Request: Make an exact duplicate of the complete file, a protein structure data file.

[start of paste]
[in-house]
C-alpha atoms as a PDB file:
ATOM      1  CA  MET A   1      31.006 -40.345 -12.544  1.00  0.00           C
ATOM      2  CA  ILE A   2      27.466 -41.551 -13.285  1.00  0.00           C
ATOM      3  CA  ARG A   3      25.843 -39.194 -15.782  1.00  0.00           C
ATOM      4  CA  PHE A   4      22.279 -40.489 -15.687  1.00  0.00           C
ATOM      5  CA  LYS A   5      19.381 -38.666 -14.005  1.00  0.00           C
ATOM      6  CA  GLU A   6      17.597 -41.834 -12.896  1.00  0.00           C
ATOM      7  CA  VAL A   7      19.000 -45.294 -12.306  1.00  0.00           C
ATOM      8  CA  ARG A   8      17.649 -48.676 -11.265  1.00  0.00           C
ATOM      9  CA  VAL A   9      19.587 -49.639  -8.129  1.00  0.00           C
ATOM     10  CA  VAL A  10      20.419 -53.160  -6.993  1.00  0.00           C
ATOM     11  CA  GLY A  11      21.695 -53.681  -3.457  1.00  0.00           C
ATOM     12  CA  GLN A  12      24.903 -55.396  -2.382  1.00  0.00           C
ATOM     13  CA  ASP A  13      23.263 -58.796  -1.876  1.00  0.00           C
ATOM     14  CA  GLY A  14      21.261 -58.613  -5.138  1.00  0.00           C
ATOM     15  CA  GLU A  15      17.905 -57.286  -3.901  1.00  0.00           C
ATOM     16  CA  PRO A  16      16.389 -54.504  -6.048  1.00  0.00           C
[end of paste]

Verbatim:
[in-house]
C-alpha atoms as a PDB file:
ATOM      1  CA  MET A   1      31.006 -40.345 -12.544  1.00  0.00           C
ATOM      2  CA  ILE A   2      27.466 -41.551 -13.285  1.00  0.00           C
ATOM      3  CA  ARG A   3      25.843 -39.194 -15.782  1.00  0.00           C
ATOM      4  CA  PHE A   4      22.279 -40.489 -15.687  1.00  0.00           C
ATOM      5  CA  LYS A   5      19.381 -38.666 -14.005  1.00  0.00           C
ATOM      6  CA  GLU A   6      17.597 -41.834 -12.896  1.00  0.00           C
ATOM      7  CA  VAL A   7      19.000 -45.294 -12.306  1.00  0.00           C
ATOM      8  CA  ARG A   8      17.649 -48.676 -11.265  1.00  0.00           C
ATOM      9  CA  VAL A   9      19.587 -49.639  -8.129  1.00  0.00           C
ATOM     10  CA  VAL A  10      20.419 -53.160  -6.993  1.00  0.00           C
ATOM     11  CA  GLY A  11      21.695 -53.681  -3.457  1.00  0.00           C
ATOM     12  CA  GLN A  12      24.903 -55.396  -2.382  1.00  0.00           C
ATOM     13  CA  ASP A  13      23.263 -58.796  -1.876  1.00  0.00           C
ATOM     14  CA  GLY A  14      21.261 -58.613  -5.138  1.00  0.00           C
ATOM     15  CA  GLU A  15      17.905 -57.286  -3.901  1.00  0.00           C
ATOM     16  CA  PRO A  16      16.389 -54.504  -6.048  1.00  0.00           C